By that Friday, we had gotten all E! and style employees out of the city. I was the last one in town, and after we finished with Howard’s radio show, the New York based staff all went home.
These Are My Photos From That Day…
I left the studio in mid-town and began walking south, a brown haze still in the air. Suddenly a mass of people were running toward me, and one person shouted: “There’s a bomb!” as he raced by.
It wasn’t true, but that was the level of anxiety and confusion that was still pervasive in the city.
I kept heading south, ultimately walking down to Union Square on E. 14th street. These are my photos from that day, which I have never shared before. This is what I experienced in the next hour:
Butcher block paper was laid out everywhere on the ground, being signed by countless people, messages paying homage to those who lost their lives, and mourning those still missing…
It was there the police had blocked off streets south toward the site of the attack. I walked along 14th, going west when I saw one street open.
A mass of people were slowly moving through the street, clearly following a single person in the middle of the crowd.
Cheers were coming from the crowd, as well as people looking down from the many apartment buildings that lined the narrow street.
I couldn’t tell who it was at first, but the ongoing cheers around a single figure was mesmerizing. I called my wife, now back in Los Angeles after her own harrowing post-9/11 staff bus trip from Seattle, and held the phone up so she could hear the crowd.
As they cheered again, I looked to my left, and standing just a few feet away from was Chelsea Clinton.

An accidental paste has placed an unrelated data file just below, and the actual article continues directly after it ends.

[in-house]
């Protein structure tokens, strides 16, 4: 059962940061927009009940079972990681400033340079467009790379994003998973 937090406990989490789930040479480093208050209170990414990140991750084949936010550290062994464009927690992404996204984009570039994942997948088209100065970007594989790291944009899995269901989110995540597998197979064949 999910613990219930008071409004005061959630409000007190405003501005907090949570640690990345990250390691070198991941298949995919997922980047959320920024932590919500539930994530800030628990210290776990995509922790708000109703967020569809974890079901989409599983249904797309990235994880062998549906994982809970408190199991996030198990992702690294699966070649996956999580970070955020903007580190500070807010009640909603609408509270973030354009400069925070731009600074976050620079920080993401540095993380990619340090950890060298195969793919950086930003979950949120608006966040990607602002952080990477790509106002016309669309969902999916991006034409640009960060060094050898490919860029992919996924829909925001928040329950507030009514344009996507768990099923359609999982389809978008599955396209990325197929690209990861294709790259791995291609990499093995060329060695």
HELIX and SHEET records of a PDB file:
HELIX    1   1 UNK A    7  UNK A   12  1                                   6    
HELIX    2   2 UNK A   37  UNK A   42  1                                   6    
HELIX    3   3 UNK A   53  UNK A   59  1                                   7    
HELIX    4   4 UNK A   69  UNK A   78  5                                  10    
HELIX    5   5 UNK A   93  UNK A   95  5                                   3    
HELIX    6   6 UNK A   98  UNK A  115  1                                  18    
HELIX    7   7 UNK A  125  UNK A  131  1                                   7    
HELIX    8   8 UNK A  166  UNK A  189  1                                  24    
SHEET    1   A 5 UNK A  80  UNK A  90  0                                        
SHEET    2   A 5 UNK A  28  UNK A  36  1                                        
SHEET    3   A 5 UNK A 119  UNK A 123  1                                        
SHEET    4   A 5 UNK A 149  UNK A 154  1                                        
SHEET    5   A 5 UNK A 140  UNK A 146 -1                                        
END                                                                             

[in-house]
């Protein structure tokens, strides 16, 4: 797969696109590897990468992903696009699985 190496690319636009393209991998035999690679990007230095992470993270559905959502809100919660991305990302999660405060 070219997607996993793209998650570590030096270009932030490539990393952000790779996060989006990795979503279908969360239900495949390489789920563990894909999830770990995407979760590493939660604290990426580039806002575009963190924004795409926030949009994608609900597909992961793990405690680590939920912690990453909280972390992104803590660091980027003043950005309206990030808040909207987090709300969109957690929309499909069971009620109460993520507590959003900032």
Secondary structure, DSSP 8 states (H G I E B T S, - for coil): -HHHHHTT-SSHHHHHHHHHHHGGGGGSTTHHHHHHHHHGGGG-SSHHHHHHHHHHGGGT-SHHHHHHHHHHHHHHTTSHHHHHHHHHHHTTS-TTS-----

She was watching her father, the former President of the United States, walking with the crowd…he was there to offer solace.
I watched for several minutes as we slowly moved south along this street, which had been blocked off to all traffic. Suddenly I heard a police siren blare loudly.
A screaming police car sped toward us on the street, and everyone quickly backed up to clear the street. I found myself pressed against a parked car, tightly wedged in among the crowd.
Suddenly, pressed up against me, surrounded by two Secret Service agents, was Bill Clinton.
After the car passed, he stepped back, shook my hand, said a few words and moved on to others in the crowd.
I kept watching as he spoke to hundreds of people, offering solace…I will never forget that moment, and how healing his appearance had been.
As I said, I’ve never shared these photos, and I do not like looking at any of the destruction from that day…but over twenty years, I have thought about the events at that time, and those who stepped up at a crucial time.
The following year, Bruce Springsteen released his brilliant album called “The Rising”, which looked at 9/11 and the impact it had on our country and the world.
If you haven’t heard it, it’s powerful, difficult at times, and also inspiring in a healing way.
You can hear the title track and more about the album here:
I know that many experienced this tragedy up close, and many lost loved ones as well. It changed the course of our country’s history forever..